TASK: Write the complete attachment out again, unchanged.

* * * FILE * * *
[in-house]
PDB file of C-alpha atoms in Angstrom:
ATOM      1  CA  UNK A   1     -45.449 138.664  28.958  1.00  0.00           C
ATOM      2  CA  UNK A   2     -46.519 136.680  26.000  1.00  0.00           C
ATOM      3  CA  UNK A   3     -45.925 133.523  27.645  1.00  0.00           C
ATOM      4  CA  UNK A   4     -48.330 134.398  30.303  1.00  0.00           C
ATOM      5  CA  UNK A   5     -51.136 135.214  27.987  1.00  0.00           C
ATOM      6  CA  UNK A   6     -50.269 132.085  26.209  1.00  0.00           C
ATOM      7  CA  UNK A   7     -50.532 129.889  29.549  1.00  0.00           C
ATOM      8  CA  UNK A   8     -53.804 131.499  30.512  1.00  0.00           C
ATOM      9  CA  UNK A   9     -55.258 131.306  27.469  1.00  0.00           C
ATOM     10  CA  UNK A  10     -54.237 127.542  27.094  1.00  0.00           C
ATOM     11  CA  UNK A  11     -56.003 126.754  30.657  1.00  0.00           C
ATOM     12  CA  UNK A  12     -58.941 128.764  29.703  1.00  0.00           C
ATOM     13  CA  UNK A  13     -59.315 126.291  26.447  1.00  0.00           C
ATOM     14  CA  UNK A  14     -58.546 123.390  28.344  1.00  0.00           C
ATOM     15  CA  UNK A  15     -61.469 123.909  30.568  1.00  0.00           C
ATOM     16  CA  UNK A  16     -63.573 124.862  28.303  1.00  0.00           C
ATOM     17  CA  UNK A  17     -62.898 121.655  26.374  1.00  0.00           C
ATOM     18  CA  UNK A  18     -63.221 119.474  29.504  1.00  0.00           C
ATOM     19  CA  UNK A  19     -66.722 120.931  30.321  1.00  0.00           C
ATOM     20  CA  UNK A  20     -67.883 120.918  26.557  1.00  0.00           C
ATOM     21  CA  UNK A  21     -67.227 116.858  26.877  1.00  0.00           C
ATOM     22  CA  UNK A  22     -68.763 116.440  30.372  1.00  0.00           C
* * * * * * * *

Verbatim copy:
[in-house]
PDB file of C-alpha atoms in Angstrom:
ATOM      1  CA  UNK A   1     -45.449 138.664  28.958  1.00  0.00           C
ATOM      2  CA  UNK A   2     -46.519 136.680  26.000  1.00  0.00           C
ATOM      3  CA  UNK A   3     -45.925 133.523  27.645  1.00  0.00           C
ATOM      4  CA  UNK A   4     -48.330 134.398  30.303  1.00  0.00           C
ATOM      5  CA  UNK A   5     -51.136 135.214  27.987  1.00  0.00           C
ATOM      6  CA  UNK A   6     -50.269 132.085  26.209  1.00  0.00           C
ATOM      7  CA  UNK A   7     -50.532 129.889  29.549  1.00  0.00           C
ATOM      8  CA  UNK A   8     -53.804 131.499  30.512  1.00  0.00           C
ATOM      9  CA  UNK A   9     -55.258 131.306  27.469  1.00  0.00           C
ATOM     10  CA  UNK A  10     -54.237 127.542  27.094  1.00  0.00           C
ATOM     11  CA  UNK A  11     -56.003 126.754  30.657  1.00  0.00           C
ATOM     12  CA  UNK A  12     -58.941 128.764  29.703  1.00  0.00           C
ATOM     13  CA  UNK A  13     -59.315 126.291  26.447  1.00  0.00           C
ATOM     14  CA  UNK A  14     -58.546 123.390  28.344  1.00  0.00           C
ATOM     15  CA  UNK A  15     -61.469 123.909  30.568  1.00  0.00           C
ATOM     16  CA  UNK A  16     -63.573 124.862  28.303  1.00  0.00           C
ATOM     17  CA  UNK A  17     -62.898 121.655  26.374  1.00  0.00           C
ATOM     18  CA  UNK A  18     -63.221 119.474  29.504  1.00  0.00           C
ATOM     19  CA  UNK A  19     -66.722 120.931  30.321  1.00  0.00           C
ATOM     20  CA  UNK A  20     -67.883 120.918  26.557  1.00  0.00           C
ATOM     21  CA  UNK A  21     -67.227 116.858  26.877  1.00  0.00           C
ATOM     22  CA  UNK A  22     -68.763 116.440  30.372  1.00  0.00           C